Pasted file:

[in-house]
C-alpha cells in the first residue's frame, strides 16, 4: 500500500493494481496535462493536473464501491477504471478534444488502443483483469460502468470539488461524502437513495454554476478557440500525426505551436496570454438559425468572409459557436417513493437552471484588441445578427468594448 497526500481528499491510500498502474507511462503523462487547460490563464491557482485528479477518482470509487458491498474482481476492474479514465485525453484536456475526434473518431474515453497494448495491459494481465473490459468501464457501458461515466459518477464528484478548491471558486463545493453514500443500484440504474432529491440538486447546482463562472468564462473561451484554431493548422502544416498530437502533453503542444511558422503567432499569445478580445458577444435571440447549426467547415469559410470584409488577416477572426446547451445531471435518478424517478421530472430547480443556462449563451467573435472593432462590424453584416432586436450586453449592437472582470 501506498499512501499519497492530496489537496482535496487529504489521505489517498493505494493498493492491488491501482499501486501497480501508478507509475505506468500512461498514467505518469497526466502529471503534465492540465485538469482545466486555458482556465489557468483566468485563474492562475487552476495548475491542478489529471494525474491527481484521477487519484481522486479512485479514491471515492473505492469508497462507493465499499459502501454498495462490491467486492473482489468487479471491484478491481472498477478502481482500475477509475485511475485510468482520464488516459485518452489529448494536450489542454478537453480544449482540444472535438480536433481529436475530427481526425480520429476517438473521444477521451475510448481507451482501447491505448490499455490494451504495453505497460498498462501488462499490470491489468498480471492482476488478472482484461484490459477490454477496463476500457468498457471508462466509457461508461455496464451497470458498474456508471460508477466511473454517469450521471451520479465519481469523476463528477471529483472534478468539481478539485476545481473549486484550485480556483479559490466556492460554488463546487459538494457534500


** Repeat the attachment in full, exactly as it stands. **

[in-house]
C-alpha cells in the first residue's frame, strides 16, 4: 500500500493494481496535462493536473464501491477504471478534444488502443483483469460502468470539488461524502437513495454554476478557440500525426505551436496570454438559425468572409459557436417513493437552471484588441445578427468594448 497526500481528499491510500498502474507511462503523462487547460490563464491557482485528479477518482470509487458491498474482481476492474479514465485525453484536456475526434473518431474515453497494448495491459494481465473490459468501464457501458461515466459518477464528484478548491471558486463545493453514500443500484440504474432529491440538486447546482463562472468564462473561451484554431493548422502544416498530437502533453503542444511558422503567432499569445478580445458577444435571440447549426467547415469559410470584409488577416477572426446547451445531471435518478424517478421530472430547480443556462449563451467573435472593432462590424453584416432586436450586453449592437472582470 501506498499512501499519497492530496489537496482535496487529504489521505489517498493505494493498493492491488491501482499501486501497480501508478507509475505506468500512461498514467505518469497526466502529471503534465492540465485538469482545466486555458482556465489557468483566468485563474492562475487552476495548475491542478489529471494525474491527481484521477487519484481522486479512485479514491471515492473505492469508497462507493465499499459502501454498495462490491467486492473482489468487479471491484478491481472498477478502481482500475477509475485511475485510468482520464488516459485518452489529448494536450489542454478537453480544449482540444472535438480536433481529436475530427481526425480520429476517438473521444477521451475510448481507451482501447491505448490499455490494451504495453505497460498498462501488462499490470491489468498480471492482476488478472482484461484490459477490454477496463476500457468498457471508462466509457461508461455496464451497470458498474456508471460508477466511473454517469450521471451520479465519481469523476463528477471529483472534478468539481478539485476545481473549486484550485480556483479559490466556492460554488463546487459538494457534500